Limassol is back on the map for luxury lovers, finds Sarah Gilbert.
From landscaped gardens filled with towering palms and lemon trees, I stepped into a vast lobby with a cathedral-high ceiling, acres of white marble, intricately carved walnut, natural stone and a show-stopping Bohemian glass chandelier – all inspired by Cyprus.
Standing at the geographical and cultural borders of three continents, the storied Mediterranean island has a long and fascinating history; legend has it that it was the birthplace of Aphrodite, the ancient Greek goddess of love.
Today it offers some of Europe’s cleanest waters, cosmopolitan cities and traditional mountain villages, plus a rich culinary tradition. And now it has a new luxury base from which to explore.
Designed by Harrods Interiors, the expansive rooms – some of the largest in Cyprus – are bright, contemporary and high-tech, with views over the Mediterranean or the mountains.
It’s just a 15-minute drive from Limassol and, as I sipped a cocktail crafted with thyme-infused gin on the terrace, I could see the city’s lights twinkling on the horizon.
The island’s financial hub is a blend of old and new. It has spread over the years but at its core is a medieval, fortress-like castle, surrounded by a labyrinth of ancient lanes where shuttered houses, contemporary boutiques, restaurants and bars sit shoulder to shoulder.
Next to the old harbour, where fishing boats still bob in the water, the glitzy new marina has space for 1,000 yachts, backed by exclusive apartments and luxury shops, while at night its alfresco bars and restaurants buzz with a mix of locals and visitors.
Limassol’s central location on the southern coast means that in little more than 30 minutes, you can reach two international airports – Paphos to the west and Larnaca to the east – along with archaeological sites, many of the island’s 64 Blue Flag beaches and the picturesque villages, nature trails and wineries of the Troodos Mountains.
Linen and lace
The view quickly changed on the drive to Pano Lefkara, as I wove through mountains dotted with pine forests, silver-green olive trees and fragrant carpets of wild flowers. The village is famous for its traditional architecture – all white limestone houses topped with terracotta tiles – its silverwork and lace known as lefkaritika.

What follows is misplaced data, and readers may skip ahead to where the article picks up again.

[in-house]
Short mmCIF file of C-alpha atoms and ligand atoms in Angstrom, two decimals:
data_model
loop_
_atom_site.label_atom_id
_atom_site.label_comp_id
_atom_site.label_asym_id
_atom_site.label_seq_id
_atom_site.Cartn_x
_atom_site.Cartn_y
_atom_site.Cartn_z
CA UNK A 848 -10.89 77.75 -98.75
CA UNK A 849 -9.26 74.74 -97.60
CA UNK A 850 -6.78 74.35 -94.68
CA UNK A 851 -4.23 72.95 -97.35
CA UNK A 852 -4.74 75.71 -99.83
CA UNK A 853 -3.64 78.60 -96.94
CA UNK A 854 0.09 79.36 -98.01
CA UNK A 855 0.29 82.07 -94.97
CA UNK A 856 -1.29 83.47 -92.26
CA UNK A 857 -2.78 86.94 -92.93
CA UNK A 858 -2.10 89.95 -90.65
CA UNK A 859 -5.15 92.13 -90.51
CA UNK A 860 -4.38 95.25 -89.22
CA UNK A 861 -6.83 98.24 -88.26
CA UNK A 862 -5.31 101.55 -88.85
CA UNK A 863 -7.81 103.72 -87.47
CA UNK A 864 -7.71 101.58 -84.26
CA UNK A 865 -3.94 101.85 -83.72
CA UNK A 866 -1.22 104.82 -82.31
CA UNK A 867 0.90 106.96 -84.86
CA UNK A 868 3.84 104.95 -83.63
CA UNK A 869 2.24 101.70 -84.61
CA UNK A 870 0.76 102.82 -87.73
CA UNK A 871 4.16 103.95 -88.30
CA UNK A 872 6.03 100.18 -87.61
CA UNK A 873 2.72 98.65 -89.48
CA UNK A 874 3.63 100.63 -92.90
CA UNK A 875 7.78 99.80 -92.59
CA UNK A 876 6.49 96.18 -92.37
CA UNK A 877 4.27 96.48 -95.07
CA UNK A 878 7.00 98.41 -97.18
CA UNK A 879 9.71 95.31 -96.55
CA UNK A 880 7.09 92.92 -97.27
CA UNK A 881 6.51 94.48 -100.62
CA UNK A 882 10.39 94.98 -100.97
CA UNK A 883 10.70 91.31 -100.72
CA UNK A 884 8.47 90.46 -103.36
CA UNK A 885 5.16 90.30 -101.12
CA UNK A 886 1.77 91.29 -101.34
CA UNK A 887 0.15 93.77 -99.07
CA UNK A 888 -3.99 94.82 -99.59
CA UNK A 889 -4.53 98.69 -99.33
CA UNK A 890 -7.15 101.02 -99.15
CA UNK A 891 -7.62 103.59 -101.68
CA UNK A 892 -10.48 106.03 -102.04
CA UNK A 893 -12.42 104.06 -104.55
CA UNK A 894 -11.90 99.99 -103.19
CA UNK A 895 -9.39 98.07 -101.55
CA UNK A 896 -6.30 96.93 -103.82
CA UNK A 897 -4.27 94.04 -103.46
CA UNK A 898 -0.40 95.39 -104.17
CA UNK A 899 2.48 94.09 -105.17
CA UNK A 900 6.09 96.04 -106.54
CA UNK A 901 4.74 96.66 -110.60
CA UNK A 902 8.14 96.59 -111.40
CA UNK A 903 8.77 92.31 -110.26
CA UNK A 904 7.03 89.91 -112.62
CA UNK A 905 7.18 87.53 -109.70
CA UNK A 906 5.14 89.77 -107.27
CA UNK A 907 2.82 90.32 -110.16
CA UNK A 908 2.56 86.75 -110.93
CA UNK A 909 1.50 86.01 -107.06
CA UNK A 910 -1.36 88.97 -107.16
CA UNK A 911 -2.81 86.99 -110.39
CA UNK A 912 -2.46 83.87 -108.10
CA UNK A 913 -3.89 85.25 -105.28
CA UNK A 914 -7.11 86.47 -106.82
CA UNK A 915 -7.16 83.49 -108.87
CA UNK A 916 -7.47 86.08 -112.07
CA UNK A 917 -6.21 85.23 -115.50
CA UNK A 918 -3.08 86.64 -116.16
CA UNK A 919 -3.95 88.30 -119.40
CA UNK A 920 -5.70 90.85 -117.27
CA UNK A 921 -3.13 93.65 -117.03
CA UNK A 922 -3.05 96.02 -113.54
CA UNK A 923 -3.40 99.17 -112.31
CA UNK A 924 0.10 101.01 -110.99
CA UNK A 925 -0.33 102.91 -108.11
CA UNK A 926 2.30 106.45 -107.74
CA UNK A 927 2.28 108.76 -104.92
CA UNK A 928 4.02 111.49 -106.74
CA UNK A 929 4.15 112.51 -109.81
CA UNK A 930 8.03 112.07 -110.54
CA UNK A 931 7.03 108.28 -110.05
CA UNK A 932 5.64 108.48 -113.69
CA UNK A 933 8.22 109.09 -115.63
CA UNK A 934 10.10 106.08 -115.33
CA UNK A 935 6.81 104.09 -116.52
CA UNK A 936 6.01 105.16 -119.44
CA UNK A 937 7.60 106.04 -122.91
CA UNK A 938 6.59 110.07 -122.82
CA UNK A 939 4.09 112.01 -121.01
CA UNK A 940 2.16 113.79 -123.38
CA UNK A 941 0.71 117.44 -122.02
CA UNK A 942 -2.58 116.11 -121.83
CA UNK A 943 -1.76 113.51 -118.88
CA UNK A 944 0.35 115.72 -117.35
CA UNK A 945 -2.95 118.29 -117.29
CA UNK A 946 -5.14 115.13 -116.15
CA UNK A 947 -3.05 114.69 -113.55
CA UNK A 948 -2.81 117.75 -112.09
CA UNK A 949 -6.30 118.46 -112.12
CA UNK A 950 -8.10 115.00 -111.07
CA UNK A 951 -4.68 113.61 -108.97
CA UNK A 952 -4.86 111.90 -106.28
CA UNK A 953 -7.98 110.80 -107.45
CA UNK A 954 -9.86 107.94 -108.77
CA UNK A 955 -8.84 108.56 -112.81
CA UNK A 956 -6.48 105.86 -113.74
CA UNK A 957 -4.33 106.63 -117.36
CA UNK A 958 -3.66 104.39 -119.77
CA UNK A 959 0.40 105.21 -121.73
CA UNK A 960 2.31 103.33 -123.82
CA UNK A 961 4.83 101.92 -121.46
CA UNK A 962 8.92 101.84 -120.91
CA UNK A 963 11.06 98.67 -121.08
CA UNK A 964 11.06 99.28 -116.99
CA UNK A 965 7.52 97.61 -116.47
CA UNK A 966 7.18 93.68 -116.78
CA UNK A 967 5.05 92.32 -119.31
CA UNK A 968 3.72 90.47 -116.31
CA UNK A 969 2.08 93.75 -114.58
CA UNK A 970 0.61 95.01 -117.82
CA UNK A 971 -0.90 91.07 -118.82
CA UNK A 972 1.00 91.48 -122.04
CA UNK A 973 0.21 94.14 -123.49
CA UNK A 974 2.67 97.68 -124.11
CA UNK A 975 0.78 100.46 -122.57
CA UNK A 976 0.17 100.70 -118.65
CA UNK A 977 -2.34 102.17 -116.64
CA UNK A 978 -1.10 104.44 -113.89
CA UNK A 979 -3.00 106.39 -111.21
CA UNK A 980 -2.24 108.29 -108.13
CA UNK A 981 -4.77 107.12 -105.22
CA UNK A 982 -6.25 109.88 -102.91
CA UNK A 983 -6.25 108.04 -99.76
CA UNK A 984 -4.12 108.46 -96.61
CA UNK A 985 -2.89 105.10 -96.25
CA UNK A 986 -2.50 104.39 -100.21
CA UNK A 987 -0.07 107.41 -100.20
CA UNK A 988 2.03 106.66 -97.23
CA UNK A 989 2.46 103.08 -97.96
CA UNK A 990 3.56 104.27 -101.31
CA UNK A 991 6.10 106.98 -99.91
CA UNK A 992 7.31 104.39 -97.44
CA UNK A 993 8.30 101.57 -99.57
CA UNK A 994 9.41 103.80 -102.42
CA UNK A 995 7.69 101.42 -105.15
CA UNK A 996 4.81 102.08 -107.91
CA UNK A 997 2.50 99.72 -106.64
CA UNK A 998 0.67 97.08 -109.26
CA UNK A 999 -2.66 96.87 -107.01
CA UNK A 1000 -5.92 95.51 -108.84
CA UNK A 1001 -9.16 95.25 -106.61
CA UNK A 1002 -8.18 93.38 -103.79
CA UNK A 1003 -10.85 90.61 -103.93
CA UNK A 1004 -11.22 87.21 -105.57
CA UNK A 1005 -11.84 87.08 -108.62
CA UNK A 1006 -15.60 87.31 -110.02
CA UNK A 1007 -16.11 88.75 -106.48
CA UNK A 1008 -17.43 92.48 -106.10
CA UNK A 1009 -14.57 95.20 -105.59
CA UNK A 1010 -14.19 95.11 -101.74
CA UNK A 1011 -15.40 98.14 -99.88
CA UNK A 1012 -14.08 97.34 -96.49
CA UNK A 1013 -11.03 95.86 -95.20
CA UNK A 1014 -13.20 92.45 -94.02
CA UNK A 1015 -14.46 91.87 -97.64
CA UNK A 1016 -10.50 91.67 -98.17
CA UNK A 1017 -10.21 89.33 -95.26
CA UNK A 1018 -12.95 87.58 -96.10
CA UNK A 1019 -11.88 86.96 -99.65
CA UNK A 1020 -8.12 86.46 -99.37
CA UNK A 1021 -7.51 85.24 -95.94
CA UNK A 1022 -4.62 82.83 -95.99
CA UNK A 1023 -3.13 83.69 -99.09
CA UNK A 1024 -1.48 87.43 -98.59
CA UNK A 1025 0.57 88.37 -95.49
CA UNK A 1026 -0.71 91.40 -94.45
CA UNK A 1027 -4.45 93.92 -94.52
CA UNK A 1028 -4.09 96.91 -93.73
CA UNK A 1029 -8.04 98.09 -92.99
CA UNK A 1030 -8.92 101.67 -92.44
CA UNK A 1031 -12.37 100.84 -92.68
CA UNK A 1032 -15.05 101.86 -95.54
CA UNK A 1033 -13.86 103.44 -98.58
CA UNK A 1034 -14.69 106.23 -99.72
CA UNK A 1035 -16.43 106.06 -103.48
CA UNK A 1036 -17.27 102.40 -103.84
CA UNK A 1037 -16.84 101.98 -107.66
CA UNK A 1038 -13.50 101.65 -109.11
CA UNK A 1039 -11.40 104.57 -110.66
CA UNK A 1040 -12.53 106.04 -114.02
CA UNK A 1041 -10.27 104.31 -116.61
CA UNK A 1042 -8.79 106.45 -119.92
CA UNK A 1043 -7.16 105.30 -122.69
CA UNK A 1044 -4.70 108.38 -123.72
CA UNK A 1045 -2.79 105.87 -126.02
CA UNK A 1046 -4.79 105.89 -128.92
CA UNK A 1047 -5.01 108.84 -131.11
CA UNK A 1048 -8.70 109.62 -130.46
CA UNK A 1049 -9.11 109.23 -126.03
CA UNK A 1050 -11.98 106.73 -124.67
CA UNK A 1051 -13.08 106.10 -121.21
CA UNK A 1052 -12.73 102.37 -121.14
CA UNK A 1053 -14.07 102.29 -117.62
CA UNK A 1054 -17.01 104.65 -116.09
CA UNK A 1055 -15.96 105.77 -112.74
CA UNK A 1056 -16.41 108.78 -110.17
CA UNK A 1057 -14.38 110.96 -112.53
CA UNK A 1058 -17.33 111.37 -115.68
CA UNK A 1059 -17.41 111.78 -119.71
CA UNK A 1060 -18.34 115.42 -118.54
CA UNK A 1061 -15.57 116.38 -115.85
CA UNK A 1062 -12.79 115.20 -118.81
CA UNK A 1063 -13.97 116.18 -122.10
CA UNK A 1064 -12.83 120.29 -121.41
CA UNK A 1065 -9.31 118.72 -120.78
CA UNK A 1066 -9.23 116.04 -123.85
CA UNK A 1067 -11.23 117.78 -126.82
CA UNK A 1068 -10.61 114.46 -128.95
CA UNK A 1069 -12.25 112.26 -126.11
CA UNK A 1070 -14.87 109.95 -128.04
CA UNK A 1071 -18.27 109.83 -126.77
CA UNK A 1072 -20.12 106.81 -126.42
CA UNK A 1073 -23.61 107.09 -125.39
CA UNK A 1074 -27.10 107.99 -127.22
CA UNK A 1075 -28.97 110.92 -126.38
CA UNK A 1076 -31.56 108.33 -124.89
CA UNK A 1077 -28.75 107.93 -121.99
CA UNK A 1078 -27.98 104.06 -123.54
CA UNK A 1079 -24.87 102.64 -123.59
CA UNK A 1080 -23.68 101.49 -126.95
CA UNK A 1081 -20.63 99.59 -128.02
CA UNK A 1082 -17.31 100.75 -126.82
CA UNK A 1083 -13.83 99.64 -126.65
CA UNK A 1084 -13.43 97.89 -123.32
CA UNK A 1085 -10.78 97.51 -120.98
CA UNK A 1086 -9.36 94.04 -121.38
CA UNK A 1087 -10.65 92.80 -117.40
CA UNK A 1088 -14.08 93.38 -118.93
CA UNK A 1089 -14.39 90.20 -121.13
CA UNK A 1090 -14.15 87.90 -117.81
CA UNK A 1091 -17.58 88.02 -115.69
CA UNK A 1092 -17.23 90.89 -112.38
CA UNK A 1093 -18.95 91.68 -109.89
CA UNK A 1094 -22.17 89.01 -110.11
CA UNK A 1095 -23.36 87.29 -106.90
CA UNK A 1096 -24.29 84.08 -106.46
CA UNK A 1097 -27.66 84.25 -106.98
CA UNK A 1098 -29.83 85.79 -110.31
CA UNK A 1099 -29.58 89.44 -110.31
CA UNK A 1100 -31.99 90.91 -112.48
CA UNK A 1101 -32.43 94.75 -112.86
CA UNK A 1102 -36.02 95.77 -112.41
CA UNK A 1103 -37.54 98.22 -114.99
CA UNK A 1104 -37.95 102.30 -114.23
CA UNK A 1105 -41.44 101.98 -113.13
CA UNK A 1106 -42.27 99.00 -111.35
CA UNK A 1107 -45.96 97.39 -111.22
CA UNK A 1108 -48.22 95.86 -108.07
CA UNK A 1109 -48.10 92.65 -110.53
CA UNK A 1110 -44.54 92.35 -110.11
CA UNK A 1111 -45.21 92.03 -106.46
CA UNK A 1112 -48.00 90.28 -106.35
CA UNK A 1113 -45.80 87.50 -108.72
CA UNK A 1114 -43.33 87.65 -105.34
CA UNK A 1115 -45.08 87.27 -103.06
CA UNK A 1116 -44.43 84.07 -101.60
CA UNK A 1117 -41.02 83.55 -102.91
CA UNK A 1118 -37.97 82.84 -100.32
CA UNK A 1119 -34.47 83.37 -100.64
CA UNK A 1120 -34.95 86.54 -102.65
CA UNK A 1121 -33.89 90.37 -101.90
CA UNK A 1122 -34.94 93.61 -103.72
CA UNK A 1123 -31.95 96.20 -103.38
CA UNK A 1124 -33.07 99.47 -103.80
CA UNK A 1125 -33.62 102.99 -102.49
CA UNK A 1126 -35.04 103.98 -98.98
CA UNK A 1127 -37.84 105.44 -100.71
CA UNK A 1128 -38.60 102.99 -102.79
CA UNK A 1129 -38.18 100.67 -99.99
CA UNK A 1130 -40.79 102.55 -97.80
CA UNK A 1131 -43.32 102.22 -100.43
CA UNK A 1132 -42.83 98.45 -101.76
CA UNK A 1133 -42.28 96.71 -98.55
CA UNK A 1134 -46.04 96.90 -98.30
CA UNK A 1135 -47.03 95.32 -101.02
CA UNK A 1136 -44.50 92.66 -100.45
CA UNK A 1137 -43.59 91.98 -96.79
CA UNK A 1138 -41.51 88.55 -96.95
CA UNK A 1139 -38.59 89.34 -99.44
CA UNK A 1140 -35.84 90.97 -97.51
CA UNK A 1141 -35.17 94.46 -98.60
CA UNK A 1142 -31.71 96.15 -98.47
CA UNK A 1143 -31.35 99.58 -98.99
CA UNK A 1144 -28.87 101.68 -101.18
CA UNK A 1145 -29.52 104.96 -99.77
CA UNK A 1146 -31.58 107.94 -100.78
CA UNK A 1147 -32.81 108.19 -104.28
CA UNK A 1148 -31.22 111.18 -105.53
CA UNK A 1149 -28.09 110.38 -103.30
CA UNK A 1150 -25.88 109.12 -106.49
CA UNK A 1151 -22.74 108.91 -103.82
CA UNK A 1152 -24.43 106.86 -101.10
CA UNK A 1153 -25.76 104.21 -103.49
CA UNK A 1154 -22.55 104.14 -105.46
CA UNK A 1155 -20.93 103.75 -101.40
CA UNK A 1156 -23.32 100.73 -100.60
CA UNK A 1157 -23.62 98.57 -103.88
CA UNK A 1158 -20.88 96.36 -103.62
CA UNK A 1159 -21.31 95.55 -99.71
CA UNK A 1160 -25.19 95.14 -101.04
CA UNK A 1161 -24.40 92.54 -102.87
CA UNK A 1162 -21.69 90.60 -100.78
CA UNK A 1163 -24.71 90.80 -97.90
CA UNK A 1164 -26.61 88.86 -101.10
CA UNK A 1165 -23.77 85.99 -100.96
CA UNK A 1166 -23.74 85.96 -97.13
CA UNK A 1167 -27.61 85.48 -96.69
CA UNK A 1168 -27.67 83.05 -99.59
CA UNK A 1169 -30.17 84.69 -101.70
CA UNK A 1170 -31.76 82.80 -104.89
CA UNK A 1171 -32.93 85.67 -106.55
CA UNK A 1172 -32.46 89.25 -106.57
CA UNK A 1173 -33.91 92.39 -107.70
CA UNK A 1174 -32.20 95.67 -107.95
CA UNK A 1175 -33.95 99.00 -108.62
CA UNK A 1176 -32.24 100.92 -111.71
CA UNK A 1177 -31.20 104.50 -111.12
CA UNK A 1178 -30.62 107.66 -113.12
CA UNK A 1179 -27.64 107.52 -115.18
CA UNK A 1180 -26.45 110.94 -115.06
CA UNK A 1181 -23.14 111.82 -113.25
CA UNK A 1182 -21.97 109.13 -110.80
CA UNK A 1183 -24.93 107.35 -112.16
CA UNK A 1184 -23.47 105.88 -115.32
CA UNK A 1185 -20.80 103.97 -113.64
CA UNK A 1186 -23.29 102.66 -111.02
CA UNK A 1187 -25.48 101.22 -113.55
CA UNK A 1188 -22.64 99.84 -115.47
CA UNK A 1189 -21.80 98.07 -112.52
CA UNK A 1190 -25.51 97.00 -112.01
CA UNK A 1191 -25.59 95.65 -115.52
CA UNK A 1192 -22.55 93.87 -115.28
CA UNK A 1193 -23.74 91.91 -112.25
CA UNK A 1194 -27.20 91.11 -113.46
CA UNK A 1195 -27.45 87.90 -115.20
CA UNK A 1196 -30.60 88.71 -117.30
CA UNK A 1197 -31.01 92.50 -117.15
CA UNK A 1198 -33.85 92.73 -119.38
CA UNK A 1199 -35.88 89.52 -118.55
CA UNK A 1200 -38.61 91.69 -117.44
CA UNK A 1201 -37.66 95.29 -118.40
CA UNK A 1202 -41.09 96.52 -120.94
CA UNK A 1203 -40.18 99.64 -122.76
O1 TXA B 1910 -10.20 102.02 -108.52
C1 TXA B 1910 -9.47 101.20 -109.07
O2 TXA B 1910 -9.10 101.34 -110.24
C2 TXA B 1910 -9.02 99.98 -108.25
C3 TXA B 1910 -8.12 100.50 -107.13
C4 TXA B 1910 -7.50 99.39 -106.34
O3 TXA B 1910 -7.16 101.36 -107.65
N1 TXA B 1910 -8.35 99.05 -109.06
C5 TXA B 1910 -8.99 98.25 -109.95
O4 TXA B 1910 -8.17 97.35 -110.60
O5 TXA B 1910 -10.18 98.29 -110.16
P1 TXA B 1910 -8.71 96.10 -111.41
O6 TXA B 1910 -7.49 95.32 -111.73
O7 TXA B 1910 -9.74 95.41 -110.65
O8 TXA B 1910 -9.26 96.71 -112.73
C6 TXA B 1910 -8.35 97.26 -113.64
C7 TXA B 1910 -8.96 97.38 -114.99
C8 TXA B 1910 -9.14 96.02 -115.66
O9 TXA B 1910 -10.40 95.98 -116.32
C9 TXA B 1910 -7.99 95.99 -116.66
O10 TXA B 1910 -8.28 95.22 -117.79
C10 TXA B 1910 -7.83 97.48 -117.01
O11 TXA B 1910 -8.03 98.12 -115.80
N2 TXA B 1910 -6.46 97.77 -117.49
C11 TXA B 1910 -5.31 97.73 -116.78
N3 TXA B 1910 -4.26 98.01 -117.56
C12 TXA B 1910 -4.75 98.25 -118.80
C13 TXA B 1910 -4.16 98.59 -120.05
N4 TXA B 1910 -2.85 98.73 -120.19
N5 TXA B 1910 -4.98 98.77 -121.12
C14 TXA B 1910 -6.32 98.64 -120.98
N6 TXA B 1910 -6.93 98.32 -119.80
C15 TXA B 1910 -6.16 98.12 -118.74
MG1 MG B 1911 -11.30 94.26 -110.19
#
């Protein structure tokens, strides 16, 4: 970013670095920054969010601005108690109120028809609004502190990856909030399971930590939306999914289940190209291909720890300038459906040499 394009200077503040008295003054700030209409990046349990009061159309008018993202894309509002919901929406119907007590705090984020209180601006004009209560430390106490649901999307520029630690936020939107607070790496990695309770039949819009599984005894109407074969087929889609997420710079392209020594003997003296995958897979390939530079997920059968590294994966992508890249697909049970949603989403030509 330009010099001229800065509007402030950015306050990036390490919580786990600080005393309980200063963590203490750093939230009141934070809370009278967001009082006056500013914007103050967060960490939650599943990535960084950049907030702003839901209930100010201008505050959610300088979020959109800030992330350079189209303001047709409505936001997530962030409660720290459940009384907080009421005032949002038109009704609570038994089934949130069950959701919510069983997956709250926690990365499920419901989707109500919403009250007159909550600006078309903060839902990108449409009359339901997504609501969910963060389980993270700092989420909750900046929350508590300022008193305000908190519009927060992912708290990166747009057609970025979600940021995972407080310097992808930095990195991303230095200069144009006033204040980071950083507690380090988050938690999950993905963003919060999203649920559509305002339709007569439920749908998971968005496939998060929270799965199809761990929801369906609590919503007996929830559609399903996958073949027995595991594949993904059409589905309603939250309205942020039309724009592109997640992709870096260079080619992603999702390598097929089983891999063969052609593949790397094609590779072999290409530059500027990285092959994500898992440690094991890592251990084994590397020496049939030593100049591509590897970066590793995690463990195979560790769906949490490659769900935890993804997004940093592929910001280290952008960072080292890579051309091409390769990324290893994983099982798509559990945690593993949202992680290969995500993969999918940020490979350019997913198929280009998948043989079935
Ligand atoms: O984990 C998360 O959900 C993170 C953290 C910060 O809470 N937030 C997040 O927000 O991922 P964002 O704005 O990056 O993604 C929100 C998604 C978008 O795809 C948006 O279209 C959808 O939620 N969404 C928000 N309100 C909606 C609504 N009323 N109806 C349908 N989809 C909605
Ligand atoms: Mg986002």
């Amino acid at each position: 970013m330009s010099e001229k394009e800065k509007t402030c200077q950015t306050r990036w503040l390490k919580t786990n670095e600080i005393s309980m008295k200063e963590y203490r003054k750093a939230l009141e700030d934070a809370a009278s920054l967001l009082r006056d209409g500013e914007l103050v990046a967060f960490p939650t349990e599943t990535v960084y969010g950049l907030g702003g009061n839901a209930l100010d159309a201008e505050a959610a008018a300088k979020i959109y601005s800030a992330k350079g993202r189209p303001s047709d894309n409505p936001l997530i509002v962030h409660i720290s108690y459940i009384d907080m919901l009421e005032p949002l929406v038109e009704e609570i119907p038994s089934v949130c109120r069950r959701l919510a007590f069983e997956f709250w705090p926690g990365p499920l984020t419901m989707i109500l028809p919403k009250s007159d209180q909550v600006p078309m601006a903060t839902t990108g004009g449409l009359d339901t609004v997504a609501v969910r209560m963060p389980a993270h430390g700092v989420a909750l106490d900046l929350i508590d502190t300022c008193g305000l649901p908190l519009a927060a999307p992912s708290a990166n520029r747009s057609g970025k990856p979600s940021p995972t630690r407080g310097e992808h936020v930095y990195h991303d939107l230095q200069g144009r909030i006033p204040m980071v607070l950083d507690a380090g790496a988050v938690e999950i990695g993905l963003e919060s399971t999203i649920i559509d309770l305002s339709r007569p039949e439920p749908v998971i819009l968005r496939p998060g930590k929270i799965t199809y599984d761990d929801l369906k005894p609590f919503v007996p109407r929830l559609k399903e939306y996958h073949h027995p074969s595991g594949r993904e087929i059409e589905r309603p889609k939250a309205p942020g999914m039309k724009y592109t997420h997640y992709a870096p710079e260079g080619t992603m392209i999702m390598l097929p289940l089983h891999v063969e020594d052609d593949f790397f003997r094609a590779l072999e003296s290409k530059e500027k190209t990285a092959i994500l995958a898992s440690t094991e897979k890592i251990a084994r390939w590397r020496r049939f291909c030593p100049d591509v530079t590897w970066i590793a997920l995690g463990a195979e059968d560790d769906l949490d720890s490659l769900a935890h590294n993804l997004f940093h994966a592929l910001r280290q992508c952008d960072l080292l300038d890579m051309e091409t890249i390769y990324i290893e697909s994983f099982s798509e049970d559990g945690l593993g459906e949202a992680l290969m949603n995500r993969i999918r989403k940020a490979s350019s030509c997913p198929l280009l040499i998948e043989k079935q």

Along the cobbled streets, nimble-fingered ladies beckoned me over to see their beautifully embroidered linen tablecloths and napkins. The age-old technique was inspired by ancient Greek and Byzantine geometric patterns, and local legend has it that when Leonardo da Vinci visited the village in 1481, he bought a sample and took it back for the altar of the cathedral in Milan.
I popped into small shops filled with local treats such as sugar-coated loukoumi or ‘Cypriot delight’, olive oils and lotions made from donkey’s milk for skin like Cleopatra.
But the real surprise was the opulent, incense-scented interior of the Church of the Holy Cross, which belied its plain facade with Byzantine frescoes, a dazzling gilded altar and a row of ornate silver filigree lamps made by the men of the village.
Back at the hotel, after an indulgent Carol Joy facial using gold, caviar and algae at the enormous Kalloni Spa, I ended the day with an Epicurean Journey.
The knowledgeable sommelier led a tasting of some rare local wines from the hotel’s 40,000-bottle cellar, which was a perfect starter before the banquet of Cypriot fare at the indoor-outdoor Dafne restaurant.
The wooden table was laden with plump olives, fried halloumi, fresh salads, just-baked pitta bread, grilled lamb and hearty stews. It was a feast fit for a goddess – perhaps even Aphrodite herself.
Cyprus has a long-standing tradition of winemaking that dates as far back as the Egyptians, ancient Greeks and Romans – archaeologists have discovered wine jugs that are thought to be more than 6,000 years old.
The island’s varieties of grape are also some of the world’s oldest and Commandaria – a sweet dessert wine made from two local grapes, the white xynisteri and the mavro blue – is thought to be the oldest named wine still in regular production.
Today, wine buffs can discover seven well-marked routes that crisscross the island, passing by more than 40 modern wineries along with wine-producing villages and monasteries open for tours and tastings.
From Limassol, the Krasochoria – Greek for ‘wine’ and ‘village’ – route takes in 16 wineries and 20 scenic villages dotted around the southern slopes of the Troodos Mountains, producing both red and white wines.
The annual Limassol Wine Festival is a 10-day celebration held in the Municipal Gardens at the end of August, featuring wallet-friendly wine tastings accompanied by folk music and dancing.
Tried and tested
Parklane, a Luxury Collection Resort & Spa, Limassol
Parklane, formerly Le Meridien Limassol, is set in 100,000 sq m of landscaped gardens on the southern coast of Cyprus.
With 274 spacious rooms and suites, it’s ideal for couples and families, with adult-only Lifestyle Suites, some with private pools, and two-storey Park Suites.
Kids get their own club, mini football pitch and pool, and aspiring footballers will love the chance to train with international players on selected dates.
There’s plenty of choice for foodies too, including dry-aged steak at The Grill, Italian at Il Teatro, catch of the day at the alfresco Islands, sushi at The Gallery and Cypriot treats at Dafne.
The 3,000 sq metre spa puts the focus on thalassotherapy, with two outdoor and two indoor seawater pools and cutting-edge treatments from luxe skincare brands such as Voya.
There’s also a barber, hair salon and the high-tech Parkfit gym, along with three tennis courts, four swimming pools – one indoor – and a water sports centre.
If you can tear yourself away, the concierge can help guests explore the island.
Book it: A night’s B&B starts at £268 in a Superior Inland room. parklanecyprus.com
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